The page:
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EVEN THE LITTLE ONES ARE FILLED WITH AWE DURING CELEBRATION OF HIGH HOLY DAYS

SHARE EVEN THE LITTLE ONES ARE FILLED WITH AWE DURING CELEBRATION OF HIGH HOLY DAYS

David Bier is 4 1/2 years old but when it was Tishri, the seventh month of the Jewish year and time for Rosh Hashanah services to begin the High Holy Days, David wanted to attend with the adults.

He loved seeing the Torah scrolls dressed in white covers (signifying "Though your sins be as scarlet, they shall be as white as snow") that stayed on until Yom Kippur. But David especially loved to hear the sound of the shofar or ram's horn as it sounded in the synagogue.The 10 days from Rosh Hashanah to Yom Kippur, known as the "Days of Awe," are a time of reflection, reassessment and recommitment. Salt Lake area Jews celebrated Rosh Hashanah on Sept. 30 and the holiest day of the year, Yom Kippur, onMonday.

Rosh Hashanah has been celebrated since the time of Moses when it was proclaimed in The Book of Leviticus:

"In the seventh month, in the first day of the month, there shall be a solemn rest for you, a sacred convocation commemorated with the blast of the ram's horn. You shall not work at any of your ordinary labor, and you shall bring a fire offering to the Lord." (Lev. 23:23-25.)

Many Jewish families ate a Rosh Hashanah dinner. For the Beir family, Rich, director of industrial rehabilitation for McKay-Dee Hospital in Ogden, and Eve, executive director of the James L. White Jewish Community center, dinner is a family tradition of many generations. "We may have stuffed cabbage, brisket pot roast or turkey or gefelte fish with chicken soup and matzah ball and honey cakes," Eve Bier said. It is also tradition to have round challah bread, sliced apples to dip in honey, with wine and grape juice. The round apple and challah bread represent the fullness of life and honey signifies the wish for a sweet year.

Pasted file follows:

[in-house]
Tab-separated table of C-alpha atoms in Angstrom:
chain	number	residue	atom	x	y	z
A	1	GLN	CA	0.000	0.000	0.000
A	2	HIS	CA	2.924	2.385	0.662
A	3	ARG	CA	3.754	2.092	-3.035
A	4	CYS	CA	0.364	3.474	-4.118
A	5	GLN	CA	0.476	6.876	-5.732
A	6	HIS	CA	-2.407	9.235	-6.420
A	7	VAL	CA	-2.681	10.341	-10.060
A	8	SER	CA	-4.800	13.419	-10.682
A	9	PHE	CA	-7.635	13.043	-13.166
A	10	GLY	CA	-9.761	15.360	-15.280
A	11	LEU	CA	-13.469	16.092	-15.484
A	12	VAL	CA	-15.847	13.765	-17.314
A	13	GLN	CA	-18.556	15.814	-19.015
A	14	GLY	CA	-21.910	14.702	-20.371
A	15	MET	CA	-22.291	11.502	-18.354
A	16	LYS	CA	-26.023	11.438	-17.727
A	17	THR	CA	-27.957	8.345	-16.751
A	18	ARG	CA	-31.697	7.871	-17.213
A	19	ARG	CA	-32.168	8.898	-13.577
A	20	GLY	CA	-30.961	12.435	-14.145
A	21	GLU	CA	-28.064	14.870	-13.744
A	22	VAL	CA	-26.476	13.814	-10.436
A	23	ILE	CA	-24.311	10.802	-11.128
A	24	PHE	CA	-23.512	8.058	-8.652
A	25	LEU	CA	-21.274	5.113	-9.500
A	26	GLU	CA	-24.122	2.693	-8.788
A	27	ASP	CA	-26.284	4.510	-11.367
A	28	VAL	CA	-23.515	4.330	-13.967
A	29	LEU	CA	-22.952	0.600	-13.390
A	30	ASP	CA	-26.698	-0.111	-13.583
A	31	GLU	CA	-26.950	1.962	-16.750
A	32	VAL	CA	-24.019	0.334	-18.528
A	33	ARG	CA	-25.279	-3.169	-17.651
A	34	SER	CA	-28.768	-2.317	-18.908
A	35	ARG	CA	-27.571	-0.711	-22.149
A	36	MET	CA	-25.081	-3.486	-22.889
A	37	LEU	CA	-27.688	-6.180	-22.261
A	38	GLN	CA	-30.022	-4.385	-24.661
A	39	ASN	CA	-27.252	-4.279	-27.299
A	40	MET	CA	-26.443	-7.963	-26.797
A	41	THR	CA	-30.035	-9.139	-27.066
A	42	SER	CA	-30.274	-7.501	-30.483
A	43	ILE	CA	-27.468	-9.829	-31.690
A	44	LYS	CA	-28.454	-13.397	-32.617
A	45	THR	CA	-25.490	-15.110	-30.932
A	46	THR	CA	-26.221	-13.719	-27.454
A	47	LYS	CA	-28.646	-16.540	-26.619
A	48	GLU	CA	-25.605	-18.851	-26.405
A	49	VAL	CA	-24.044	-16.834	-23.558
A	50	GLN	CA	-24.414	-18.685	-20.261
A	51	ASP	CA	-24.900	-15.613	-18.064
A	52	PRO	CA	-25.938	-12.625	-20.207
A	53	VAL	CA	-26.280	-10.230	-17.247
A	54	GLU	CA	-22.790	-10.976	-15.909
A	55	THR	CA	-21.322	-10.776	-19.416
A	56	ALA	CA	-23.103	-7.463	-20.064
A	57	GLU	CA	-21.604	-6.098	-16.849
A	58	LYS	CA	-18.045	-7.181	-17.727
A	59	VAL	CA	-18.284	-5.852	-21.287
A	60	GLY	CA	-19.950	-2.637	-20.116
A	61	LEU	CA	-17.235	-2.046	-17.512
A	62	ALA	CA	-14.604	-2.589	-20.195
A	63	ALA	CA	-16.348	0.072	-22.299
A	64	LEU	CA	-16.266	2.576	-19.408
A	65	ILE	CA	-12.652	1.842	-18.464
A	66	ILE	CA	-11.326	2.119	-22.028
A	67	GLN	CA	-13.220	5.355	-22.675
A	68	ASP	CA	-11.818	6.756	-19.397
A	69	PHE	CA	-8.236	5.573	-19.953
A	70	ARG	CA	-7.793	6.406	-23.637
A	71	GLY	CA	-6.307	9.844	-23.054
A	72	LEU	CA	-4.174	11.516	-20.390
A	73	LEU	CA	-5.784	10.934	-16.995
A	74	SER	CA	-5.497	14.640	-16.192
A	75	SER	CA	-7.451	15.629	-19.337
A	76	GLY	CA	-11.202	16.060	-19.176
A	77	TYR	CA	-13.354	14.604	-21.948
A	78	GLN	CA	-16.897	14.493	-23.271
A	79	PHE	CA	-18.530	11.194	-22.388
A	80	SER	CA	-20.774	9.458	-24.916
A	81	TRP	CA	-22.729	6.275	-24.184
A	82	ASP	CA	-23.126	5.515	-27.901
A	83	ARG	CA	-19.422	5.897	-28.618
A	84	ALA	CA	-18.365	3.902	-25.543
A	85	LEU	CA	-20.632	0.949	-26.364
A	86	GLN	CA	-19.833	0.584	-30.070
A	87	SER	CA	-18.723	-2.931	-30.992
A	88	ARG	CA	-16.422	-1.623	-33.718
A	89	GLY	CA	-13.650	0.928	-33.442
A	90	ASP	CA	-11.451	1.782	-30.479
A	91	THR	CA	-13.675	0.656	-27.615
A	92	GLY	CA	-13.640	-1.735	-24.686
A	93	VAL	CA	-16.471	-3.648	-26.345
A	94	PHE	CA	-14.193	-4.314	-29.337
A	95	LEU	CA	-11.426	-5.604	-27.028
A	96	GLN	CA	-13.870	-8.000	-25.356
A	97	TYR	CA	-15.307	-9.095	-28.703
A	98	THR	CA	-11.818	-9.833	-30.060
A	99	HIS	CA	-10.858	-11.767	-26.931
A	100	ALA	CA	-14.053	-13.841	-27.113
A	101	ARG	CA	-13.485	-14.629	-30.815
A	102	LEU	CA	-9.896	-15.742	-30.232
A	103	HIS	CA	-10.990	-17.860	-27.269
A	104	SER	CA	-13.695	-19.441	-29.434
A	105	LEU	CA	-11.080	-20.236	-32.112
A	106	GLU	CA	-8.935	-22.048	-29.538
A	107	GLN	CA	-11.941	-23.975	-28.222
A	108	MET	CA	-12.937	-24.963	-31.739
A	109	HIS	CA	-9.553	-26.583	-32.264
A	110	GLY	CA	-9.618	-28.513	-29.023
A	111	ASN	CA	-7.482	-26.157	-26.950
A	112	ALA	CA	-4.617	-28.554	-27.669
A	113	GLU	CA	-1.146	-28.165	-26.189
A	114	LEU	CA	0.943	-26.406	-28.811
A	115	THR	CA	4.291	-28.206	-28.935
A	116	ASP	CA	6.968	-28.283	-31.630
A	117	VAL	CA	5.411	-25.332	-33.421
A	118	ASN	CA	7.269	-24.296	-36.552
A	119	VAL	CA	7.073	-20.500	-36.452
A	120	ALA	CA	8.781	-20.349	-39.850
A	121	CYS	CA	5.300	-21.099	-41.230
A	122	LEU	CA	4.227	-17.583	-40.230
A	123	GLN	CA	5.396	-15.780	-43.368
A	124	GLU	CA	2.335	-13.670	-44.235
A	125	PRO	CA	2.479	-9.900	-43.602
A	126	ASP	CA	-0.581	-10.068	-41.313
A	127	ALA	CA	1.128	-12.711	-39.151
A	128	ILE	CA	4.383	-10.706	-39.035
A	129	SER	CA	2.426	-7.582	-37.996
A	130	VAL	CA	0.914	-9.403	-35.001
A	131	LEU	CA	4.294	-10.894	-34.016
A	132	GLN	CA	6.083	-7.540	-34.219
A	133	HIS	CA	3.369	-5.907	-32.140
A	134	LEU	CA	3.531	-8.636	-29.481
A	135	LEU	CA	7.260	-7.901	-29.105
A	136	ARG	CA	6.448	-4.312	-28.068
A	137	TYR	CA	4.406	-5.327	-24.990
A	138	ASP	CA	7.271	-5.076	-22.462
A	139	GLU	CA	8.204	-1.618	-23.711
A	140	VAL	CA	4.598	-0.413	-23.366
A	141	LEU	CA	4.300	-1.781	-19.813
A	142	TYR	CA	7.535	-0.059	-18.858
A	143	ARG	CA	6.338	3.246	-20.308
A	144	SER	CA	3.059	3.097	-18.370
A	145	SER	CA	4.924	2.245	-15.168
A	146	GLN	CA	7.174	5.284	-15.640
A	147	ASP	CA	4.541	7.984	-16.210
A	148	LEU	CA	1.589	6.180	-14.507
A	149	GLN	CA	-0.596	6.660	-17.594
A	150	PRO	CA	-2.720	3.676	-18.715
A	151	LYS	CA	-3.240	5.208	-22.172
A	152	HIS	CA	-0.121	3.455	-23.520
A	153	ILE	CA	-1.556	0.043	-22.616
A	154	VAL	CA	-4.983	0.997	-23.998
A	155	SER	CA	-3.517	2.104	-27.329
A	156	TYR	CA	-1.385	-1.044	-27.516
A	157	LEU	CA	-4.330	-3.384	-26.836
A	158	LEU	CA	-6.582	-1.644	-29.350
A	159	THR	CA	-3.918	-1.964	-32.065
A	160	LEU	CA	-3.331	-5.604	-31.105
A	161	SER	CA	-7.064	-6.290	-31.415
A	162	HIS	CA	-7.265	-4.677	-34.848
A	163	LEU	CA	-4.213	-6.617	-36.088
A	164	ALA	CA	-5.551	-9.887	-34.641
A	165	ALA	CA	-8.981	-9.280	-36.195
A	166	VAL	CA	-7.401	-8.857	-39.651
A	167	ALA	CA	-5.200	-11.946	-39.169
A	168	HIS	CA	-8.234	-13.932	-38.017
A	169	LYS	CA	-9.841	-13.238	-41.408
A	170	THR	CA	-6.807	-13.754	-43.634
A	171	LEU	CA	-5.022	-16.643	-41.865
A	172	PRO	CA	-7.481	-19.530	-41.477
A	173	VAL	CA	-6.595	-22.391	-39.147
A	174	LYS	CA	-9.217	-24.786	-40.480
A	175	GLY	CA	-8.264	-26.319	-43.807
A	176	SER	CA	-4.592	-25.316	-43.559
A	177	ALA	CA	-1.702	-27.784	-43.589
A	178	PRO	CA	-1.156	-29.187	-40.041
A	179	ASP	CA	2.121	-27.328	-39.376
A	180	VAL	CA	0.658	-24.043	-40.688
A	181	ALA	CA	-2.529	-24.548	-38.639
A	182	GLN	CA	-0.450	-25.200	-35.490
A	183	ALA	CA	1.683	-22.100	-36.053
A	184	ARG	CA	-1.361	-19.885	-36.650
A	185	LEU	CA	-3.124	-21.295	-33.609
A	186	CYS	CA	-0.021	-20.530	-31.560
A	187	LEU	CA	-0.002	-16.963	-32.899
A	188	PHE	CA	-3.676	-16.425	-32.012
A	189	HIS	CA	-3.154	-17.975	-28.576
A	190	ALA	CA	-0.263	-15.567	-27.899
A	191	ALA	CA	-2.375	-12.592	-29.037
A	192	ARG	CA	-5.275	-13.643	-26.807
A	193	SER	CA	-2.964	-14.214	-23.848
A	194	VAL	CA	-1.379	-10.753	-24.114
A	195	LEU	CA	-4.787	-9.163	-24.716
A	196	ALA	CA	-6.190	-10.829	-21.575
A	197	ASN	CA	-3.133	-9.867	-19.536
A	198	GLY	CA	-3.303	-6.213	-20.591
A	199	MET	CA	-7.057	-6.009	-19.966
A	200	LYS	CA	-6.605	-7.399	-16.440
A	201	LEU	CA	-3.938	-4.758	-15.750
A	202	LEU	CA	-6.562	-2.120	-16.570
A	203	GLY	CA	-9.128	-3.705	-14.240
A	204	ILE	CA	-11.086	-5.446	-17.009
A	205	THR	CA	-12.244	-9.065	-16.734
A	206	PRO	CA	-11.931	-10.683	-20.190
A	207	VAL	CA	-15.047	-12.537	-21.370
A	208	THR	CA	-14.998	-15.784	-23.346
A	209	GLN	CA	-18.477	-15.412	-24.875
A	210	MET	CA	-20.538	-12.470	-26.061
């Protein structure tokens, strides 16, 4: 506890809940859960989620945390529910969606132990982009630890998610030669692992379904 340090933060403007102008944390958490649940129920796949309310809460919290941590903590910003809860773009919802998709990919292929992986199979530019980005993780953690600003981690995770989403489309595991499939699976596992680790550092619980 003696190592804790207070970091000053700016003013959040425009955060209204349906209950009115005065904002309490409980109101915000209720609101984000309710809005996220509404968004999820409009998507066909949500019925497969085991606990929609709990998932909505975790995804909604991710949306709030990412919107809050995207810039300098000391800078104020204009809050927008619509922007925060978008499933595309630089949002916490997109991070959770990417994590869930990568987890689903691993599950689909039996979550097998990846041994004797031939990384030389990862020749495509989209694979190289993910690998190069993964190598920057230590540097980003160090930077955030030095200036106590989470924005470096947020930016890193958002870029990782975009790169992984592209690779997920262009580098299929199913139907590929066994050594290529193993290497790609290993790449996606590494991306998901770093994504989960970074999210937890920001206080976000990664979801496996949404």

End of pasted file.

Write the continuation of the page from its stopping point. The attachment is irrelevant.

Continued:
Yom Kippur is observed with fasting and services at the synagogue. The sounding of the shofar signifies the end of the holiday and families return home to break their fast.

The new Jewish year 5750 began with the High Holidays, and for young David Bier, these 10 days were a special time. "I like the candles and the challah and the honey, because it's sticky," he said.